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18 - Writing a Research Proposal

Published online by Cambridge University Press:  19 September 2019

Joanna M. Setchell
Affiliation:
Durham University
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Summary

Once you have a research question, hypotheses and predictions, study design, detailed methods and data analysis plan, you have all you need to write a research proposal. Writing a proposal clarifies your thoughts and ensures that they are feasible. You can share a proposal with other people to get feedback on your plans and use it to underpin funding applications. Whatever you propose to study, you are likely to need funding for equipment, supplies, transport, and other expenses. You may also need to cover tuition fees and living expenses. When you apply for funding you enter a competition. Most applications are unsuccessful. Some of the factors affecting success are out of your hands, such as the success rate, and luck. Some, however, are not, and excellent proposals share characteristics. In this chapter, I explain how you can improve your chances of obtaining funding by applying to appropriate organisations, tailoring your proposal carefully, following guidelines, and seeking feedback while preparing your application. I provide general points on writing and details of each section of a proposal. Finally, I address how to deal with the outcome of the funding decision. I focus on relatively small grants appropriate for PhD students and post-doctoral scholars. Much of the advice also applies to PhD project proposals.

Type
Chapter
Information
Studying Primates
How to Design, Conduct and Report Primatological Research
, pp. 223 - 240
Publisher: Cambridge University Press
Print publication year: 2019

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References

Dutt, K, Pfaff, DL, Bernstein, AF, Dillard, JS, Block, CJ. 2016. Gender differences in recommendation letters for postdoctoral fellowships in geoscience. Nature Geoscience 9: 805808. http://dx.doi.org/10.1038/ngeo2819. Analyses 1224 recommendation letters for postdoctoral fellowships in the geosciences, submitted by recommenders from 54 countries, for 2007–2012. The findings suggest that women are significantly less likely to receive excellent recommendation letters than men at this critical career stage.CrossRefGoogle Scholar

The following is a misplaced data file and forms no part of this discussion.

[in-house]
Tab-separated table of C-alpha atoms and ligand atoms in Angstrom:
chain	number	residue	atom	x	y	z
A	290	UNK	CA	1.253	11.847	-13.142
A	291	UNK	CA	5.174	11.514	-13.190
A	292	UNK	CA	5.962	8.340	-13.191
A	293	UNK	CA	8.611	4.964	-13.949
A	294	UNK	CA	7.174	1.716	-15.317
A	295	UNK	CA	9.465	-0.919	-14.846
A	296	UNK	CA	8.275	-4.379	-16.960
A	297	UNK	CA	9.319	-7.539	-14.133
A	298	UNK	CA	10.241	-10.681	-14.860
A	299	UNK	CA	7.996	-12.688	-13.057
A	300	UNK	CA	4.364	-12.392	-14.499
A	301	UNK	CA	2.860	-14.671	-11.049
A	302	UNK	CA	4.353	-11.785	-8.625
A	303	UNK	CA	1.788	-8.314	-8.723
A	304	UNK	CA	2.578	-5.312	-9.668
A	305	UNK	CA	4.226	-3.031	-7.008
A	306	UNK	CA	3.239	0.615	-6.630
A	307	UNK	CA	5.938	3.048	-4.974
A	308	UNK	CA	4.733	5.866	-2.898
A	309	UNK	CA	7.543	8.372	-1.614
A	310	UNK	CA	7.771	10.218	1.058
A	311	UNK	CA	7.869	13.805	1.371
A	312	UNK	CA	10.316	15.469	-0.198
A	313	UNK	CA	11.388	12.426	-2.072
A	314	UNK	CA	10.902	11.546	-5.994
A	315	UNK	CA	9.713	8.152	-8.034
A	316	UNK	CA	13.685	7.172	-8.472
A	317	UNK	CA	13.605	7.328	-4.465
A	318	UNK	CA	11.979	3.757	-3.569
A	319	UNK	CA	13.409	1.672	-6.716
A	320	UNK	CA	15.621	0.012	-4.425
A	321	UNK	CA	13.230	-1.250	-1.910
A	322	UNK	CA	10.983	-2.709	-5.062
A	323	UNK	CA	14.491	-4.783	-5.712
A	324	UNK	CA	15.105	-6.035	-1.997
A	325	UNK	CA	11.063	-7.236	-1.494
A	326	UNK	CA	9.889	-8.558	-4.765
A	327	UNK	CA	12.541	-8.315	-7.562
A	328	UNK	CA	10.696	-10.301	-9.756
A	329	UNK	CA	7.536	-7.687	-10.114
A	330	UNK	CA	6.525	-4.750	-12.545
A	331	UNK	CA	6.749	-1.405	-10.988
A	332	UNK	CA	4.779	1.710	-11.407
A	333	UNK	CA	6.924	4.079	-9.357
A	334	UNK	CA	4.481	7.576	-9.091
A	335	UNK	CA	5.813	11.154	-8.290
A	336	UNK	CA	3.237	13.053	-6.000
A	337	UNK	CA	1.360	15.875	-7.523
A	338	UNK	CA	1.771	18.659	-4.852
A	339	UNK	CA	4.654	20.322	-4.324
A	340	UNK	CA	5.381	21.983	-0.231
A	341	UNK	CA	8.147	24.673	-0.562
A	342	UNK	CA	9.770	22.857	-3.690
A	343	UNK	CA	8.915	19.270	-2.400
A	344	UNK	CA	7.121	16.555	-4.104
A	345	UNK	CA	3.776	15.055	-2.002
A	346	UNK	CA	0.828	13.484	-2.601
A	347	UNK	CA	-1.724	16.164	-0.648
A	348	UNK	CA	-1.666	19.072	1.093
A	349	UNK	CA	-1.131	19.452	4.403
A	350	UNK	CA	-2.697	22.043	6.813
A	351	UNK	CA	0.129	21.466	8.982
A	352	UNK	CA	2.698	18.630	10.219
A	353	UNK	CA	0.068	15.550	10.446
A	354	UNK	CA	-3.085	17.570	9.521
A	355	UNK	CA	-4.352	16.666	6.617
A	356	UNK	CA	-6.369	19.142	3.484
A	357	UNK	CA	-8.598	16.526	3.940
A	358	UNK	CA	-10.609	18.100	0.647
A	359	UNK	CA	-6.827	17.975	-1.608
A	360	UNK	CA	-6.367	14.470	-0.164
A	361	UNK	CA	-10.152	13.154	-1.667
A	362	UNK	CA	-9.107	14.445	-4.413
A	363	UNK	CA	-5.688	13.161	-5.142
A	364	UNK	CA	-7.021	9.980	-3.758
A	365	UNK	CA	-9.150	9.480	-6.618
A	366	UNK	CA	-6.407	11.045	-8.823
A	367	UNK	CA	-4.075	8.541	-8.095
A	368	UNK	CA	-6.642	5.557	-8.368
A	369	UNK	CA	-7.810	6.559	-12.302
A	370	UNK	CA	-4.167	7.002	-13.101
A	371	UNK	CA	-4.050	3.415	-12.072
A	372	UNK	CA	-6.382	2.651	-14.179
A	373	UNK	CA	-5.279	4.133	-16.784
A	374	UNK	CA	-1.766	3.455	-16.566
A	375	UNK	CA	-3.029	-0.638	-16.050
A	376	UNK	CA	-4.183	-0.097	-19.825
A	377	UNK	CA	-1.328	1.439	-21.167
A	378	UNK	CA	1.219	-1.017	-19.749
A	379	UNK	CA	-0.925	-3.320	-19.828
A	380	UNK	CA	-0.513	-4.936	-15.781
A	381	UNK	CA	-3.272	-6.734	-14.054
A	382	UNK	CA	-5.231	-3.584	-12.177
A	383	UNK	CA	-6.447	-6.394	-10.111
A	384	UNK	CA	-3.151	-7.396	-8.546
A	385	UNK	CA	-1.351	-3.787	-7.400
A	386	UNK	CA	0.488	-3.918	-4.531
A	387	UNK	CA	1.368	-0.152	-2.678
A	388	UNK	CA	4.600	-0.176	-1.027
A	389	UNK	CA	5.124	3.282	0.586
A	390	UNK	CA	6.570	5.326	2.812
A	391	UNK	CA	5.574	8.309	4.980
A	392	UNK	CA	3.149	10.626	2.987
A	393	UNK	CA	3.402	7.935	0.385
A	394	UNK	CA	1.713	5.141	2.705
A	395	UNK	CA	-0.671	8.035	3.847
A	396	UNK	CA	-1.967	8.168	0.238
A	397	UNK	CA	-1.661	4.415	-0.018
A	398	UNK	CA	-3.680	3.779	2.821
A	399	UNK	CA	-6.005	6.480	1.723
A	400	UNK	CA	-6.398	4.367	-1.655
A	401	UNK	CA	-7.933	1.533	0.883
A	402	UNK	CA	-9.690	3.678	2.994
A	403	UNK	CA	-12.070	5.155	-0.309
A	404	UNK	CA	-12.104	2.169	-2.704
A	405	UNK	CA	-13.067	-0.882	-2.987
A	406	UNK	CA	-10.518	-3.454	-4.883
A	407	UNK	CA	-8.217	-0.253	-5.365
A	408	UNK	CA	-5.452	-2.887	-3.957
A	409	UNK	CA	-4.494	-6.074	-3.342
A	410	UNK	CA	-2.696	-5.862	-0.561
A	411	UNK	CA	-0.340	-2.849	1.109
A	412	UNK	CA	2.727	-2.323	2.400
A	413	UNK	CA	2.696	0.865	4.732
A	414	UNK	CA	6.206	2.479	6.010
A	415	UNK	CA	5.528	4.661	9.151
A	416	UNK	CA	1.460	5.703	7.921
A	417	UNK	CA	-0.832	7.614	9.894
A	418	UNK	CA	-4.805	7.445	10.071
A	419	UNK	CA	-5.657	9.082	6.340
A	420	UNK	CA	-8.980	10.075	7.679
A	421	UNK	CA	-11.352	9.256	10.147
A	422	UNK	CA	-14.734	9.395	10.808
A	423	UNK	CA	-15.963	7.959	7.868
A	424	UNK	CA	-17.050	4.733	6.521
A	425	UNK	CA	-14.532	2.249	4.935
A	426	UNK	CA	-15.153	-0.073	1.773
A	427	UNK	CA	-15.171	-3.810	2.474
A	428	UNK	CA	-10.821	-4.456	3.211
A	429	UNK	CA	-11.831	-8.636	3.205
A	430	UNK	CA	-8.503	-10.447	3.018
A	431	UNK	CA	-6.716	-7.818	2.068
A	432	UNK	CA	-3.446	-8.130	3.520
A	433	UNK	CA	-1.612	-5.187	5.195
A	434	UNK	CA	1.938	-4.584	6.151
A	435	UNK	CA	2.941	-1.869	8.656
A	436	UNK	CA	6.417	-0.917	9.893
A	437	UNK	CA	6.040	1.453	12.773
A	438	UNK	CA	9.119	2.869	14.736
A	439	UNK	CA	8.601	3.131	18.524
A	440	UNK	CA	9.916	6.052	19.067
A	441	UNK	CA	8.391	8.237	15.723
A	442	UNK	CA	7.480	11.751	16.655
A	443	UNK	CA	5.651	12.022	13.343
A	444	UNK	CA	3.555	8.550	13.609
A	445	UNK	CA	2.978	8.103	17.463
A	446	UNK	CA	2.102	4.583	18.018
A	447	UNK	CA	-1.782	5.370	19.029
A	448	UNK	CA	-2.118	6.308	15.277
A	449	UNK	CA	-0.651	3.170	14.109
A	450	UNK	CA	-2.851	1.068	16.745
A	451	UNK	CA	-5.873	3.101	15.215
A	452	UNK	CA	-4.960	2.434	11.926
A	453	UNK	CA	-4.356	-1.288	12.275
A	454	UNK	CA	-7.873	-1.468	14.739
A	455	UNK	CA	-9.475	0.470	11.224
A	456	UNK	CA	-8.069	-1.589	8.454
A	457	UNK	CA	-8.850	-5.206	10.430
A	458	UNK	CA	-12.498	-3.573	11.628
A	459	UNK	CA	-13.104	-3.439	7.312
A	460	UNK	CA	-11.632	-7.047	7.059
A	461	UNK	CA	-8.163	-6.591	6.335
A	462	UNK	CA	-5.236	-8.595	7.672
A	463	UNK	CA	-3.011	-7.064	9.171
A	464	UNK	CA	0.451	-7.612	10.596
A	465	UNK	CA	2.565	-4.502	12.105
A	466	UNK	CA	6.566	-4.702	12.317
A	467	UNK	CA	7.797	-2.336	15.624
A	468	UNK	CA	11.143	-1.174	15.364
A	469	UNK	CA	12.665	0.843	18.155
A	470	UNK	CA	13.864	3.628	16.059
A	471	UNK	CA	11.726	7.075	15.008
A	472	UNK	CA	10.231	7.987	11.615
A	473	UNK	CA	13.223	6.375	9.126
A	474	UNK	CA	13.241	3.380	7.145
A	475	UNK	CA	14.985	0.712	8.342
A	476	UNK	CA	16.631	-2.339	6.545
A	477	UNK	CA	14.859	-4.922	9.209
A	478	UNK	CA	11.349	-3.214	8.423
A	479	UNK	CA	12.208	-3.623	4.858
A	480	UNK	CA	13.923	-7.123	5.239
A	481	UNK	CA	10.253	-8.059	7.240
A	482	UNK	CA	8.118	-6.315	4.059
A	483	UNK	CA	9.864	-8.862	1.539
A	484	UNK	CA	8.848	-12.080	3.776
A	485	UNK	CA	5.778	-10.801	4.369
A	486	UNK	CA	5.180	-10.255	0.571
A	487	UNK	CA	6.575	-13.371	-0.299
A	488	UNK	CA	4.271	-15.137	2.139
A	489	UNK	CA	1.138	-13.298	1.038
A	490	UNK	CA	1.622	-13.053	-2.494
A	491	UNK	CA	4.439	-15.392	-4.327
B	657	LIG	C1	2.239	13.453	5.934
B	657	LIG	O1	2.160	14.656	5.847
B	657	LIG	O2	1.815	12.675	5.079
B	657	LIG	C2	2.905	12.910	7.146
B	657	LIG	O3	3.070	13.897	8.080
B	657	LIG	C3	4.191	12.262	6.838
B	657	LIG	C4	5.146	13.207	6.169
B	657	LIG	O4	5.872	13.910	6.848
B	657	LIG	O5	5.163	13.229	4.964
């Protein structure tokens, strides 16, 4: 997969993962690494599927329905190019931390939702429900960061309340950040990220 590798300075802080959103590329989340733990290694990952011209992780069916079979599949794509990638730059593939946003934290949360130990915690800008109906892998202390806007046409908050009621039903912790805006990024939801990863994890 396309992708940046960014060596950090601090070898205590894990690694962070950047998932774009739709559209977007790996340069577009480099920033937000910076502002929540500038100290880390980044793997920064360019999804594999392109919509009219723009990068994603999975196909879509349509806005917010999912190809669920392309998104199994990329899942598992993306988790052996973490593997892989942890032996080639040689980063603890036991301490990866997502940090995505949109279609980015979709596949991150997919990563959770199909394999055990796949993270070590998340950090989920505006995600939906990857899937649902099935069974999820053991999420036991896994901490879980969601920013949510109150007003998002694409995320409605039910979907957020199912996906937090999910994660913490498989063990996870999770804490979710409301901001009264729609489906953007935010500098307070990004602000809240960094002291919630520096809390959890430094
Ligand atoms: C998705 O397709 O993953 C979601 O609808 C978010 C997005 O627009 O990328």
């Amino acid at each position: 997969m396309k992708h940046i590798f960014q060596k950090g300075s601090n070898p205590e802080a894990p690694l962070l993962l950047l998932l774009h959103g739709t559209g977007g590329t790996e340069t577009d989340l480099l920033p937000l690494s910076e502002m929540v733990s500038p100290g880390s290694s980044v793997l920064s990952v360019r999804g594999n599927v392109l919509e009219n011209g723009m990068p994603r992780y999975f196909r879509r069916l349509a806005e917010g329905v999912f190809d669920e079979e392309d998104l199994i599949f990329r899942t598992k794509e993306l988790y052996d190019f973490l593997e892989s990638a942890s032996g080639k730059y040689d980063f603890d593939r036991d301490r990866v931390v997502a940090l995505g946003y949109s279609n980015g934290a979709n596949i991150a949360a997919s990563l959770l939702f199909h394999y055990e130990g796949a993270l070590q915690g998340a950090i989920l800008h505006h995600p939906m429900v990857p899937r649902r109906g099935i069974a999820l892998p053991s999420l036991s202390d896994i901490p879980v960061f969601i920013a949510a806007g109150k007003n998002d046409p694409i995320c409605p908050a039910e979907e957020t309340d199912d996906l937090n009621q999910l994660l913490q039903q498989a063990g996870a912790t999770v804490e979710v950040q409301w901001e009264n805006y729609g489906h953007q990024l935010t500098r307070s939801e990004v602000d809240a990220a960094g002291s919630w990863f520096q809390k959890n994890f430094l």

Ross, DA, Boatright, D, Nunez-Smith, M, Jordan, A, Chekroud, A, Moore, EZ. 2017. Differences in words used to describe racial and gender groups in Medical Student Performance Evaluations. PLOS ONE 12: e0181659. https://doi.org/10.1371/journal.pone.0181659. Investigates standardised evaluations made at the transition from medical school to residency. Reveals systematic differences in how candidates are described based on racial/ethnic and gender group membership.CrossRefGoogle ScholarPubMed
Schmader, T, Whitehead, J, Wysocki, VH. 2007. A linguistic comparison of letters of recommendation for male and female chemistry and biochemistry job applicants. Sex Roles 57: 509514. https://doi.org/10.1007/s11199–007-9291-4. Uses text analysis software to analyse letters of recommendation, finding that letters included significantly more standout adjectives to describe male candidates than female candidates. Inspired Thomas Forth to create the Gender Bias Calculator (www.tomforth.co.uk/genderbias/).CrossRefGoogle ScholarPubMed
Trix, F, Psenka, C. 2003. Exploring the color of glass: Letters of recommendation for female and male medical faculty. Discourse & Society 14: 191220. https://doi.org/10.1177/0957926503014002277. Analyses all the letters of recommendation for successful applicants for faculty positions over 3 years in the mid-1990s at a large US medical school. Shows systematic differences between letters for women and men, to women’s disadvantage.CrossRefGoogle Scholar
Aldridge, J, Derrington, AM. 2012. The Research Funding Toolkit: How to Plan and Write Successful Grant Applications. London: Sage Publications. A handbook for how to write grant proposals. UK-focussed but includes international examples. Very useful for those applying for larger grants and includes advice on large-scale collaborative projects. Accompanied by a website and blog at: www.researchfundingtoolkit.org.Google Scholar
Clutton-Brock, TH. 2000. Survival Strategies for Scientists. www.zoo.cam.ac.uk/research-groups/larg/tim-clutton-brock-survival-strategies-for-scientists/view. [Accessed 9 January 2019]. Tips from Tim Clutton-Brock, of the Large Animal Research Group at the Department of Zoology, University of Cambridge, UK, on grant and fellowship applications.
Hailman, JP, Strier, KB. 2006. Planning, Proposing, and Presenting Science Effectively. Cambridge: Cambridge University Press. Chapter 2 covers how to write a research proposal.CrossRefGoogle Scholar
Karban, R, Huntzonger, M, Pearse, IS. 2014. How to Do Ecology: A Concise Handbook. 2nd edn. Princeton, NJ: Princeton University. Chapter 8 includes advice on writing grant proposals.Google Scholar

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